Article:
Need help with your research? Not sure how to research? Trying to find online sources for your project? This might be the workshop for you! The Workshop takes place on Friday 19th March 2021… More
This year, Safer Internet Day will be celebrated on Tuesday 9th of February, aiming to explore reliability online- in conjunction with saferinternet.org.uk
There are lots of fun and interesting information you can find online such as blogs, clothing websites, social media outlets- just to name a couple. But it’s important to separate the accurate information form counterfeit materials. As parents, especially, we want our children to explore the digital world, encouraging them to do so through the correct resources.
Below you can find some tips on how to help your children being safe online:
1: Never share personal information
This applies both to parents and children. Parents should think before they share posts, photos and links. They perform as role models for their children, so they should be responsible of what they are sharing online. Parents also, need to explain to their children what it means “personal information”, such as your last name, your local address, pictures or posts on social media and why they should be cautious about sharing. Finally, they should explain to their children that they can change the settings to make their account private so just people they know can see their activity.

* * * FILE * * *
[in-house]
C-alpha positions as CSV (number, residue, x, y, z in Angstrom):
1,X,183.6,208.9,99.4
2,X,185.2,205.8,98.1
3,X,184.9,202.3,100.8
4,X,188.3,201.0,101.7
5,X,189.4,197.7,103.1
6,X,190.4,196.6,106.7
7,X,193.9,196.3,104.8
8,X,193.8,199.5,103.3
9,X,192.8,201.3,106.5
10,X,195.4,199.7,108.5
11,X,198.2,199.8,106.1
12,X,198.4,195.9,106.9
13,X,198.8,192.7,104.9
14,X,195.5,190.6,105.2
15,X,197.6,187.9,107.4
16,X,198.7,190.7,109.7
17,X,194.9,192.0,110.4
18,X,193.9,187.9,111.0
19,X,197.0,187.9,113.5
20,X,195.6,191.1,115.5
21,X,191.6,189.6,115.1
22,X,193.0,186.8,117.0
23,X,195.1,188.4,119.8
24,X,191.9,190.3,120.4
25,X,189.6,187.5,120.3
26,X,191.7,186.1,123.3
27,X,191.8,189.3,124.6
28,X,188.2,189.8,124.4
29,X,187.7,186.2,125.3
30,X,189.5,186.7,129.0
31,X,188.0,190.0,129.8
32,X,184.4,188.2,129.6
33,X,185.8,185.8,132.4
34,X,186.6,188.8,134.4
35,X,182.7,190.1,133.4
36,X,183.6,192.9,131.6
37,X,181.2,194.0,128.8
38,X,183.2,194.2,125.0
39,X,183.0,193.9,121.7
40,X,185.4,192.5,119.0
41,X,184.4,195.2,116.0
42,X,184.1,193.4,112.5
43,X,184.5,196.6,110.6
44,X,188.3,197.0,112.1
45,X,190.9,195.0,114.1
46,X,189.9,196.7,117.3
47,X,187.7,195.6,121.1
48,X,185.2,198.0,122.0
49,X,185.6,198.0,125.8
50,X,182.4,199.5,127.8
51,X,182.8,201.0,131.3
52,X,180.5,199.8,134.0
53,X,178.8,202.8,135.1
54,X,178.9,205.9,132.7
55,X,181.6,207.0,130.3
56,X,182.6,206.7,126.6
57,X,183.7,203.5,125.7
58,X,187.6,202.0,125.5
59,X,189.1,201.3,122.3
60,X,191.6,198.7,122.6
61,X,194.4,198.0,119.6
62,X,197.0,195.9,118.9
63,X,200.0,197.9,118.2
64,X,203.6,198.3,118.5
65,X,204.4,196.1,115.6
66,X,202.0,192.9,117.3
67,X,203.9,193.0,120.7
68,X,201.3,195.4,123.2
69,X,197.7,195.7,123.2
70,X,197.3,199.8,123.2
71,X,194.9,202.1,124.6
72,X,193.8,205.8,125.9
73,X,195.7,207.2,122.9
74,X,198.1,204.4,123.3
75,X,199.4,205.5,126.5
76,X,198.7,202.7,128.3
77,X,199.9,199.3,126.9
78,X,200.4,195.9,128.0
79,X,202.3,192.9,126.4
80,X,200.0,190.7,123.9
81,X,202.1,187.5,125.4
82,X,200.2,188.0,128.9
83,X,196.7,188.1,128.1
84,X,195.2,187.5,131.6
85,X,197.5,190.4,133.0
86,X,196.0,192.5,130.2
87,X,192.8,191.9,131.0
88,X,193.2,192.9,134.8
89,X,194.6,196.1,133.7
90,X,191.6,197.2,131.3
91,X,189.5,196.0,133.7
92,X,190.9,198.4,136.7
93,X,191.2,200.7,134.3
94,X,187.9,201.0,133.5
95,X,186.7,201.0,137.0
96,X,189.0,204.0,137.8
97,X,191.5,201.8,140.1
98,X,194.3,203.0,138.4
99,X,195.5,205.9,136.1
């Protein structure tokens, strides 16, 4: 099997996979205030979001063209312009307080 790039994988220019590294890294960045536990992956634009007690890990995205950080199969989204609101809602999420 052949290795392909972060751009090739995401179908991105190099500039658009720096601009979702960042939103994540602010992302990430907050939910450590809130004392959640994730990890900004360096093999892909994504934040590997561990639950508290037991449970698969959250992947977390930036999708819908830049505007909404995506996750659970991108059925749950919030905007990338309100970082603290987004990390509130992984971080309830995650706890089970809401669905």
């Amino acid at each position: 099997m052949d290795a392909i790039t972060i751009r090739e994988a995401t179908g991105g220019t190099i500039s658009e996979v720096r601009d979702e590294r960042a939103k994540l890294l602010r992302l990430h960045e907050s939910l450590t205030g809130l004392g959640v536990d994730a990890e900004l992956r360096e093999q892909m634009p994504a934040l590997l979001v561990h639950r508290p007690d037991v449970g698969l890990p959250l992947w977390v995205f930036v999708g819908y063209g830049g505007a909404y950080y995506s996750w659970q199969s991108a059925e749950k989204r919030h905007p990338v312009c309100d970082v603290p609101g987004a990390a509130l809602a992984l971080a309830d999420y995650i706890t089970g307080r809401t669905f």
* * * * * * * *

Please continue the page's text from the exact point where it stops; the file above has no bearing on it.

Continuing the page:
2: Monitor their online activities
Parents should be aware of what their children are looking for on the internet. Ask your children to show you which are their favourite websites, applications and games. This will help you to understand better their activity online and to possibly talk to them about any concerns you might have. You can also use parental controls software, which can give you a pretty good picture of your child’s internet activity and can alert you to problems. But it can also inform you about your children’s new interests.
3: Talk and listen your children
Become friends with your children, so they may not hide anything from you. Talk regularly with your children about how they use technology and where are they looking for the information, they need. Explain them that the internet offers a huge range of information, but not all of them are accurate. Having conversations with your children is the best way to support them.
4: Set an example